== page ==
- Dragonball Z s2
- Kamisama Kiss
All of sudden Okabe's fantasies take a turn for the frighteningly real – the lab is stormed by a mysterious organization because of his experiments with time travel. When the group's leader, the former Shining Finger, declares that Mayuri is useless and kills her, Okabe goes crazy. Can he fix the past so that this outcome no longer exists? And if Mayuri's death is the wages of his previous endeavors, what will the price be to fix it?
Sometimes people are right when they assure you that something gets better. Steins;Gate's second DVD/Blu-Ray set is a far cry from the first, forcing the characters – specifically series' hero Rintaro Okabe – to face both facts and themselves as they behold the very serious consequences of what they previously seemed to think of as good-natured messing around with the space/time continuum. This set opens with a rehash of the shocking last scene of its predecessor – a troop of militiamen lead by the previously annoying but harmless Moeka storms the lab and shoots Mayuri dead. Okabe, naturally, freaks, and quickly runs to the recently perfected time machine headset. He returns to the past to attempt to save Mayuri only to find himself trapped in a nefarious combination of the 1993 film Groundhog Day and Ryukishi07's Higurashi: When They Cry. Okabe's attempts are noble and ultimately heartbreaking, and both Mamoru Miyano and J Michael Tatum offer up noteworthy performances here, with each excelling at different specific emotions but delivering excellent voice work overall. This arc also allows us to see the truth behind Okabe and Mayuri's relationship, taking us back to the day when she first became his hostage. Not only does this explain their bond, it also sheds some like on Okabe himself. Perhaps, it suggests, he is not a lunatic with delusions of grandeur, but rather an awkward person who has no idea how to properly interact with others.
This character insight is not restricted to Okabe, and over the course of the twelve episodes on the discs we learn about who everyone really is. No one is quite who he or she seems to be (except possibly Daru), and as Okabe confronts each one in turn about their dmails and other activities each becomes infinitely more sympathetic than they were before. Simply put, everyone has been playing a role, but now the midnight bell has rung and the masks have to come off. All of this – the fact that characters are now being themselves and that Okabe has a real, meaningful mission instead of playing a game – makes the show engrossing and urgent. The real world, it turns out, is much more compelling than any fiction Okabe could create, and it follows that the stakes become much higher.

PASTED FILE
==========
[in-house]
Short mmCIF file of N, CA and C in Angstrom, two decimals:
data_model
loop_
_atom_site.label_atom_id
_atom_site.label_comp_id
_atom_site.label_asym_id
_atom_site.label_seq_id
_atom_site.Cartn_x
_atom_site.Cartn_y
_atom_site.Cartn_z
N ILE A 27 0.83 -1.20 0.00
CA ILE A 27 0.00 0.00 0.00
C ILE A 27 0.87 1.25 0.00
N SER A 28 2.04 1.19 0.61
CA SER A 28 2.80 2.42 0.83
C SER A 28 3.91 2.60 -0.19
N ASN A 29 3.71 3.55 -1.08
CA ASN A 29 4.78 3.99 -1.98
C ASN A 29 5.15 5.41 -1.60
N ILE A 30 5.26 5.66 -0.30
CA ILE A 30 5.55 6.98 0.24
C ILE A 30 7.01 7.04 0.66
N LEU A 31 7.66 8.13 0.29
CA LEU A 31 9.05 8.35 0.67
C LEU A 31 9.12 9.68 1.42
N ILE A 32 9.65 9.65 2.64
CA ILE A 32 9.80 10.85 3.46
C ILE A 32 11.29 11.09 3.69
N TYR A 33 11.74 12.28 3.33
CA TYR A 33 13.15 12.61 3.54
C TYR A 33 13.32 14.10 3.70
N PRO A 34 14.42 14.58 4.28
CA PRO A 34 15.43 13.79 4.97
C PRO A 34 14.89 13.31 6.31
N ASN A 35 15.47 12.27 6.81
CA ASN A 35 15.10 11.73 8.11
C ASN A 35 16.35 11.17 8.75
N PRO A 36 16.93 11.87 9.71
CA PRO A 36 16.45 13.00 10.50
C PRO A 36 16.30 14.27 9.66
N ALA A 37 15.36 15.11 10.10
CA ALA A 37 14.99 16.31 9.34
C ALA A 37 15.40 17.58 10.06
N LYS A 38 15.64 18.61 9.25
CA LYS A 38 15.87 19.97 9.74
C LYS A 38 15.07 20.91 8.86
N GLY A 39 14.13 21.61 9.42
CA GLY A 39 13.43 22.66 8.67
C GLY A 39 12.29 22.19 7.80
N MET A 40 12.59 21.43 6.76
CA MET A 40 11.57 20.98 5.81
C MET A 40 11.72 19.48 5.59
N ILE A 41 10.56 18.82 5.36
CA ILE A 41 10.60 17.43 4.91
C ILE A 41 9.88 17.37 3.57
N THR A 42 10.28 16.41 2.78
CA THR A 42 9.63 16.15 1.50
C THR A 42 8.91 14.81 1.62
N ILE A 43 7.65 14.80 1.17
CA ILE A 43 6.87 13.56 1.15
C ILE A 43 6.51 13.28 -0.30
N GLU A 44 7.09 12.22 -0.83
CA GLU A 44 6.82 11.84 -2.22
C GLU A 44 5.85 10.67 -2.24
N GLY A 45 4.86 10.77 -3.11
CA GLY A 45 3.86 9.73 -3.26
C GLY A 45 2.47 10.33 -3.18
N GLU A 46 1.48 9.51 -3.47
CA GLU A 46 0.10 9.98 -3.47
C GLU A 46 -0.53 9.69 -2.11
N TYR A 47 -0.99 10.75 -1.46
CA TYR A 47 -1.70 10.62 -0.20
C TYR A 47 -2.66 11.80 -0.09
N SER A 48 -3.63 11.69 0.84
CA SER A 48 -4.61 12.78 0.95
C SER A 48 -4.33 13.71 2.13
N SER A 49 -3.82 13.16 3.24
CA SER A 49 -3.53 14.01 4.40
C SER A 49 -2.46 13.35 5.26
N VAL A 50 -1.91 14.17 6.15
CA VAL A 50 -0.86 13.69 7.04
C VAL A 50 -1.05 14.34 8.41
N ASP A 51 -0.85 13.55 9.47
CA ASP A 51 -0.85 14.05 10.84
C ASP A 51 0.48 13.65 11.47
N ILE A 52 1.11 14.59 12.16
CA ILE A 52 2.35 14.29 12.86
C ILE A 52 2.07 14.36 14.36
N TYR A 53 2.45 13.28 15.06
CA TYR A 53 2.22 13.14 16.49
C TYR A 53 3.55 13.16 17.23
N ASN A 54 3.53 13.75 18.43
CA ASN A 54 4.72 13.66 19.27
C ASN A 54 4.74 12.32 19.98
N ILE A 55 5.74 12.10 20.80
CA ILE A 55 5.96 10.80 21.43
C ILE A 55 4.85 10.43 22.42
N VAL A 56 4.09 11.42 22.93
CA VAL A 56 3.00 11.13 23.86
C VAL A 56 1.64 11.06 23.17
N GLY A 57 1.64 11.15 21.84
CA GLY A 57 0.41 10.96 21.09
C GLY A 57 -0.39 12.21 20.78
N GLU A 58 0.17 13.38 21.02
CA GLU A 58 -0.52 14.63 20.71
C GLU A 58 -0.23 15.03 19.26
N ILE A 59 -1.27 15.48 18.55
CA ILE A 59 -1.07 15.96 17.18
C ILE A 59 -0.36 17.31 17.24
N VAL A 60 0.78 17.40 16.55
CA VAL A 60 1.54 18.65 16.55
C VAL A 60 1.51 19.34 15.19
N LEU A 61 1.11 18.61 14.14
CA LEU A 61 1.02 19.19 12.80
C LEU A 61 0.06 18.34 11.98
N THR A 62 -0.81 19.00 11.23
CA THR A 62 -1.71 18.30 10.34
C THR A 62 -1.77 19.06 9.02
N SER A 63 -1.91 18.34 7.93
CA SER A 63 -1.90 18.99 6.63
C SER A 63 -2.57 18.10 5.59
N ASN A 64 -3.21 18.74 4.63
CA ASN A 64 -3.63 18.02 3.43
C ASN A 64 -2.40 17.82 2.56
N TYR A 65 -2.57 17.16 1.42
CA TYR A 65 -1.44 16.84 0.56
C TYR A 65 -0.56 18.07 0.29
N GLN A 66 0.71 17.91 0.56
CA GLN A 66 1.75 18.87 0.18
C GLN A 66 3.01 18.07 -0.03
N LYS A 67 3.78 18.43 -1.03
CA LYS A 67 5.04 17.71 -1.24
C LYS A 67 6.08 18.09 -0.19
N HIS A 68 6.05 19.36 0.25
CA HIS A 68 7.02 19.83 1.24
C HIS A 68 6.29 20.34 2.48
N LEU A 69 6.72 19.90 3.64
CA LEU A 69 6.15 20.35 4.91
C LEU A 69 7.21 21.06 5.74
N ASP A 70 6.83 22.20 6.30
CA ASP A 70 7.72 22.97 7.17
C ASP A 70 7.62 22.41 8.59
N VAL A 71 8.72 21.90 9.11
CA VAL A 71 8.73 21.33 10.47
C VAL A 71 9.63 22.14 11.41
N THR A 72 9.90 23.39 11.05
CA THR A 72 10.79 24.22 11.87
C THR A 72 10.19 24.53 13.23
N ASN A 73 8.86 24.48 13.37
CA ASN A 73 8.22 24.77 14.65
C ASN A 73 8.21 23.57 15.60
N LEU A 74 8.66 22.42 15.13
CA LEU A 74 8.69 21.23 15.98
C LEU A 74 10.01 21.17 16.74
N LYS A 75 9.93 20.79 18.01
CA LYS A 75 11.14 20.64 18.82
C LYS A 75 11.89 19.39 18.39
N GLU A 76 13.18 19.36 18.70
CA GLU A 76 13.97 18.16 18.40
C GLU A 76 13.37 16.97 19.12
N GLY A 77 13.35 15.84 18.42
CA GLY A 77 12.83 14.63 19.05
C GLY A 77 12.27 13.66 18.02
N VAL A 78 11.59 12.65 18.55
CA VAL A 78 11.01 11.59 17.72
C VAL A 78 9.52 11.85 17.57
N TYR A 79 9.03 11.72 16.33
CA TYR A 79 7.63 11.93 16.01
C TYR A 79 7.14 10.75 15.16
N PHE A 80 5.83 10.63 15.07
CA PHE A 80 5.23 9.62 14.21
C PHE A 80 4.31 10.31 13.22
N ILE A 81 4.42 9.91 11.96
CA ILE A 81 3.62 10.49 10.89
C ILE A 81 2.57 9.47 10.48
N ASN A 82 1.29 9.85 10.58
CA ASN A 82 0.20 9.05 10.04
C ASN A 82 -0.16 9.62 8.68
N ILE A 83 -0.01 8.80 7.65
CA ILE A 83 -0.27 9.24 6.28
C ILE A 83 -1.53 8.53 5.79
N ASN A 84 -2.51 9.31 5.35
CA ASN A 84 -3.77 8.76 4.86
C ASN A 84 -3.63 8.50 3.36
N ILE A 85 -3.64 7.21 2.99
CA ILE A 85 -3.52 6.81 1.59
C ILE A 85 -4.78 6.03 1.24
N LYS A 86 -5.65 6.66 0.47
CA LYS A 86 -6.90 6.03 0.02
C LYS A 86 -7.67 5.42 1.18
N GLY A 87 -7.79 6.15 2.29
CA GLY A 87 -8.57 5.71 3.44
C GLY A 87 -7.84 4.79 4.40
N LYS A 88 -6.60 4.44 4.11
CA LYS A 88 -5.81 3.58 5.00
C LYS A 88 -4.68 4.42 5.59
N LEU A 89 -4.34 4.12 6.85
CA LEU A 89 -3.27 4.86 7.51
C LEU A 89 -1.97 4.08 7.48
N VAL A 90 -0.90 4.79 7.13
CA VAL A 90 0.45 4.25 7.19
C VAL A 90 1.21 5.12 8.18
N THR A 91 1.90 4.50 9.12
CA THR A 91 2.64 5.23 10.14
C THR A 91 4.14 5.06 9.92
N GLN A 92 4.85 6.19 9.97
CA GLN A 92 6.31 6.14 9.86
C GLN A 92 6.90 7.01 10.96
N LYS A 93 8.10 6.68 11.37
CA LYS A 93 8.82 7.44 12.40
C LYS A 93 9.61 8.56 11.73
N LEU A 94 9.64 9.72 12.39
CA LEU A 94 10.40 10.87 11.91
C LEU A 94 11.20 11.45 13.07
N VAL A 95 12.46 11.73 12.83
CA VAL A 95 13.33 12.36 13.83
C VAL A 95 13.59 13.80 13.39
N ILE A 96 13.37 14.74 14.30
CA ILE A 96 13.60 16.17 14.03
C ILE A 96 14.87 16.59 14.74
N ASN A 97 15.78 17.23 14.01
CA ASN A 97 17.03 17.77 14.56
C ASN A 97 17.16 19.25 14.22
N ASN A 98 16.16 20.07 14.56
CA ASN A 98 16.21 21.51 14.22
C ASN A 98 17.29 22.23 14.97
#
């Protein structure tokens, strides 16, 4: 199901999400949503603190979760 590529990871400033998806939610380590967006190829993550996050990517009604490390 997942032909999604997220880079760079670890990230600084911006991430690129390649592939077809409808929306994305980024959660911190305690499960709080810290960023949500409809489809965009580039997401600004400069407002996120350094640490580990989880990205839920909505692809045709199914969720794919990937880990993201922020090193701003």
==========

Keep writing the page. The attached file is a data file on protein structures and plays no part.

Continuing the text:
Science fiction, in order to be successful, needs to say something important about the world and the way that science and technology can influence it. The way that Okabe and his cohorts recklessly fiddled around with time travel simply because they could in the first half of the series seemed to ignore this general literary rule, but with episode thirteen the show begins to really delve into this more serious aspect of its genre. Once Okabe realizes the consequences that his actions have had, he is forced to contend with the collateral of human emotions that these actions have created. Everyone, it seems, had a more pressing need behind their dmails than he had ever considered, and now as he tries to undo the damage unknowingly spawned by them, he must also look at people in a way that he has previously avoided. Why did Ruka want to be a girl? How did Feris' wish change Akihabara, and why did she do it? Okabe may have been playing, but others had real goals based in their pasts and emotions. As he deals with them, he also learns that even games have a serious component when human emotions are involved. Following his attempts to save Mayuri as these conversations do, we see evidence of Okabe growing up before our eyes. Likewise we learn about Makise, who previously had simply seemed to play the role of straight man to his lunatic. Simply put, as Okabe learns to see outside of himself, he also comes to see others as real people, and it is this that propels the show to its climax.